Tuesday, February 09, 2010

Catch ‘em Young

..and they are yours for life! So somebody once said, or words to that effect.

I was struck by this comment on another blog:

"What we have at the moment is a state that takes a very laissez faire approach to the markets and an increasingly authoritarian approach to the general public. This should be the other way round."

Kable reported before Christmas that the government will be offering young Londoners cut-price ID cards from early this year. But why would anyone want one? £30 is a lot of money for a student, who probably can’t afford to buy cigarettes and alcohol anyway. But the first young person to take up the offer has arrived – and is a 21 year old from Wanstead. Does he realise that once you’ve got one these you can’t NOT have one. And if you don’t inform the Stasi authorities of any changes you can get fined £1,000. If your Passport expires and you don’t need another one you just don’t renew it – period. But with these babies you are signed up for life – unless of course someone comes along and changes the rules or scraps them.

And why Oh why do the authorities take such a heavy handed, nanny state approach to the sale of cigarettes and alcohol in the first place. Sixteen year olds can leave school, get a job, pay tax, get married and have children. But they can’t buy the Champagne to toast their union – and they can’t vote. Maybe that’s it? They can’t vote so the politicians don’t care about what they want, and bow to the grumpies [who do vote] and who complain about youths hanging about on street corners [because they are not allowed in pubs] socialising with their peer group in exactly the same way that the grumpies do when queuing up for their pension outside the Post Office in Barkingside High Street and blocking the pavement.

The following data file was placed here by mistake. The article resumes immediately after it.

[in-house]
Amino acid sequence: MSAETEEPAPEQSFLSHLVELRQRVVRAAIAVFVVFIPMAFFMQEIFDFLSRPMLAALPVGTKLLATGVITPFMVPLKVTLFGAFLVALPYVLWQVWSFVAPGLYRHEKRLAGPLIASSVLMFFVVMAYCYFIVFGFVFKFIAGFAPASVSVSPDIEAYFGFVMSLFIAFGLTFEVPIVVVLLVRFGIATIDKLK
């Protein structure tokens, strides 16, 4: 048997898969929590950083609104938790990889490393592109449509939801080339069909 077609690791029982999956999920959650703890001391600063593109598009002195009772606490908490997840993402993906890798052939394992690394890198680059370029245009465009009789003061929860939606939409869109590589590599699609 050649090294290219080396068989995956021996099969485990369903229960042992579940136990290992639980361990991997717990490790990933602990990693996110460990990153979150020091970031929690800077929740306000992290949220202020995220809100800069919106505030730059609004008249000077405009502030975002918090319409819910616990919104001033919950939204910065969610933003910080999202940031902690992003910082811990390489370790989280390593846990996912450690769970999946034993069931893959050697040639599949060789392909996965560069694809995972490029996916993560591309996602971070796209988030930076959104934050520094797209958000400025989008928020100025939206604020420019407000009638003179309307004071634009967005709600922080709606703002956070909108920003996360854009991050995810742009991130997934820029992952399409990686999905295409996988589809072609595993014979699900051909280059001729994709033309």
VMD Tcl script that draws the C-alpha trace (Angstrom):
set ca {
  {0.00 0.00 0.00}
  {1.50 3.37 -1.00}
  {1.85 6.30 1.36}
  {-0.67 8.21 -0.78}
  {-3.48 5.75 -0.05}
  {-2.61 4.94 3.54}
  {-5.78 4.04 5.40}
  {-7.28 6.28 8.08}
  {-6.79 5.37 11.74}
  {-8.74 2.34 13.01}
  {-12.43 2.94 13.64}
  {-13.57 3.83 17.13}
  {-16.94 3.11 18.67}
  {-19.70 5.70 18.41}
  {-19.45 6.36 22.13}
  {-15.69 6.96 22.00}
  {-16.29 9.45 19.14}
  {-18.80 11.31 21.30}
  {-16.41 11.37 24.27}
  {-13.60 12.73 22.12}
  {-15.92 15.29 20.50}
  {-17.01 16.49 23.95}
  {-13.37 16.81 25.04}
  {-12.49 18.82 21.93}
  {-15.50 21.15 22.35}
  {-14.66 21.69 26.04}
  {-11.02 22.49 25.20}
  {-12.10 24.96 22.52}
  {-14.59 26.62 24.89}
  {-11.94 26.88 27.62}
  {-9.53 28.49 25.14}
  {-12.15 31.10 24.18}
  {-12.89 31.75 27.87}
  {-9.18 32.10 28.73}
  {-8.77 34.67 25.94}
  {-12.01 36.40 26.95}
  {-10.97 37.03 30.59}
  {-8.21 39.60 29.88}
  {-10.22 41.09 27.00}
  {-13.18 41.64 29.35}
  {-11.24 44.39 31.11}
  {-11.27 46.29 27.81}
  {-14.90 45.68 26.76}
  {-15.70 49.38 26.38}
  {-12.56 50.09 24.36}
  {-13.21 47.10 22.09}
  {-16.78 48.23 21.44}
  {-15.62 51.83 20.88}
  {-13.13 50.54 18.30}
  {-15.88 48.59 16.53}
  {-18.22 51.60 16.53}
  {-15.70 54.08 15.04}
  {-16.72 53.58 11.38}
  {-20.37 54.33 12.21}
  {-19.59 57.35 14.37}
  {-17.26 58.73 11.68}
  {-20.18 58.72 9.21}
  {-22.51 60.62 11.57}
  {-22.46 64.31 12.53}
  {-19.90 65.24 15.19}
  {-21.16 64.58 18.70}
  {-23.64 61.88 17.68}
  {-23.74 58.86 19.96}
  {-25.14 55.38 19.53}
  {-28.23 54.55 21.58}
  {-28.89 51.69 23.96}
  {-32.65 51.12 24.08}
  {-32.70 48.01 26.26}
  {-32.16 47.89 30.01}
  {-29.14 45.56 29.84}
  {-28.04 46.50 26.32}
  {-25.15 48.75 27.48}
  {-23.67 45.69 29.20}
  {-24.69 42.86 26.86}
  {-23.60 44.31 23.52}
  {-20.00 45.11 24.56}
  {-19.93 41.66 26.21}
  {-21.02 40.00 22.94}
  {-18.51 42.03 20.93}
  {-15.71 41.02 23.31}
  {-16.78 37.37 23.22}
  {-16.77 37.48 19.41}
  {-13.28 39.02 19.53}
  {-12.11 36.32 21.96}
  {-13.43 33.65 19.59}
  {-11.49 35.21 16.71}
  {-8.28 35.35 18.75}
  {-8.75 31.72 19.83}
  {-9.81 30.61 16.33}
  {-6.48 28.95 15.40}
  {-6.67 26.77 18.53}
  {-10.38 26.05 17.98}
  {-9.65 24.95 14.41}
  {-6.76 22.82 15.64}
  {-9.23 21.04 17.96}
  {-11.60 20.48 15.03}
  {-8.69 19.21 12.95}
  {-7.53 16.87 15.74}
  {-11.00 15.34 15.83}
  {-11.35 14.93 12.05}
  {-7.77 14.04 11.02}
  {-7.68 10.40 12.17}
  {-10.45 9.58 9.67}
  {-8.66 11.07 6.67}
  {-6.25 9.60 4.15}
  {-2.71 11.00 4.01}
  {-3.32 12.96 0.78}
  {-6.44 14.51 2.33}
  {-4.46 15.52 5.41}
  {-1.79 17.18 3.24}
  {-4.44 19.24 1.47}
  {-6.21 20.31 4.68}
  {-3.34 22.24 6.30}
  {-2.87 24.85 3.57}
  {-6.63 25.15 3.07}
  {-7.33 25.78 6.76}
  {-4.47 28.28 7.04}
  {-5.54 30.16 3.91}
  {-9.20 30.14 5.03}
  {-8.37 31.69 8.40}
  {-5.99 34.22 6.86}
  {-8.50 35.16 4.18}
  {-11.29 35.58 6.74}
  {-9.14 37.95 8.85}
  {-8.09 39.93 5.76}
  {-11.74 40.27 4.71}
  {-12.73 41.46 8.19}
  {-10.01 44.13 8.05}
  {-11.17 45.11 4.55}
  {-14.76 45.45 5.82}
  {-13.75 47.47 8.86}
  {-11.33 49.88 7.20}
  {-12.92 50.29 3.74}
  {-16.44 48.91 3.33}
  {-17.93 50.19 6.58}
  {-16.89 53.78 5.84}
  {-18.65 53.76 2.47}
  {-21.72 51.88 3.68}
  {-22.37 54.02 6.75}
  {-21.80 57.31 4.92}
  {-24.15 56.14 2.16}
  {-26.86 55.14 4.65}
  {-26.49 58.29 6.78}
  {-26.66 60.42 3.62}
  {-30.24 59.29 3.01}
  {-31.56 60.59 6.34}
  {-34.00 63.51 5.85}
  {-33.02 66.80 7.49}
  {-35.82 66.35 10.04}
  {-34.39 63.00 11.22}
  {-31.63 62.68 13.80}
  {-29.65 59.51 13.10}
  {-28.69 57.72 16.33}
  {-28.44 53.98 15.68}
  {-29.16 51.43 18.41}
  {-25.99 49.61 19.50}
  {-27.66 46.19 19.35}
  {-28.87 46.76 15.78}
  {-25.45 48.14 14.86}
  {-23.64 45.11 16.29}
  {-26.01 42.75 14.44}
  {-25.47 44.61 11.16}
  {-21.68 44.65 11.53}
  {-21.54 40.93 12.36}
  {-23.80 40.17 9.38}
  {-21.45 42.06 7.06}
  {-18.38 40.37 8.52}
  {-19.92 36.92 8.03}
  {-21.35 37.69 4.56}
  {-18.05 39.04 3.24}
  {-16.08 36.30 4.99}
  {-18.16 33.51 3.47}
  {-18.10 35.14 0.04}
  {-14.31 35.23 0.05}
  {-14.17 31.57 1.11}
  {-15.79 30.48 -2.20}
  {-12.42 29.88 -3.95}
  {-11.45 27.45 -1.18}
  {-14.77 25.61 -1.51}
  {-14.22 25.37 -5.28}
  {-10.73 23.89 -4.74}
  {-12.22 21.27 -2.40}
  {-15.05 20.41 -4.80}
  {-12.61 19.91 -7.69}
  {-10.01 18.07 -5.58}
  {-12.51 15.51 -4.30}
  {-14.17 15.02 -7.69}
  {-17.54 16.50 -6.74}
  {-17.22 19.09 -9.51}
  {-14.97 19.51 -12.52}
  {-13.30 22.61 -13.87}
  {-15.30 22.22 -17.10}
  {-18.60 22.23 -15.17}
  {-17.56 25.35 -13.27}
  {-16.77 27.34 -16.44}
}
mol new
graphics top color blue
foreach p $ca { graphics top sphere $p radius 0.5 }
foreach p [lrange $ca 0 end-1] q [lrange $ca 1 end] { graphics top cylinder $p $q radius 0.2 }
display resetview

Redbridge Council is about to get tough. But as Knowsie points out, it is completely the wrong approach. We should be teaching our young children about alcohol so that they learn how to use it responsibly as they grow up. They don’t just suddenly wake up one morning as an adult. It is a process not an event.

Tim Martin in the Morning Advertiser:

Furthermore, the imperial hypocrisy does not end there. All the participants with teenage children admitted, in turn, that they allowed their children to use pubs from 15 or 16, and preferred, as common sense would dictate, the relatively supervised atmosphere of pubs, combined with the mixed age groups found in pubs, to the unpredictable and relatively unsupervised teenage party circuit.

We need to get back to the situation of teenagers drinking with their parents and grandparents, which I first did along with many others, at the age of about 15, rather than in the teenage ghettos created by parties and the crackdown on pubs.
It’s the same old story. The government have to be seen to be doing something and anything will do, regardless of whether it works or not. As always the symptoms and not the cause are the target of those politicians whose primary concern is being re-elected. It doesn’t matter that the many have to suffer the consequences of their failure.

8 comments:

  1. Why is drinking the apparent sole recreation of today's yoof?

    There are sports clubs, and libraries, and cinemas, and music venues and the countryside etc etc.

    And the voting and marriage age should be put back to 21, so there!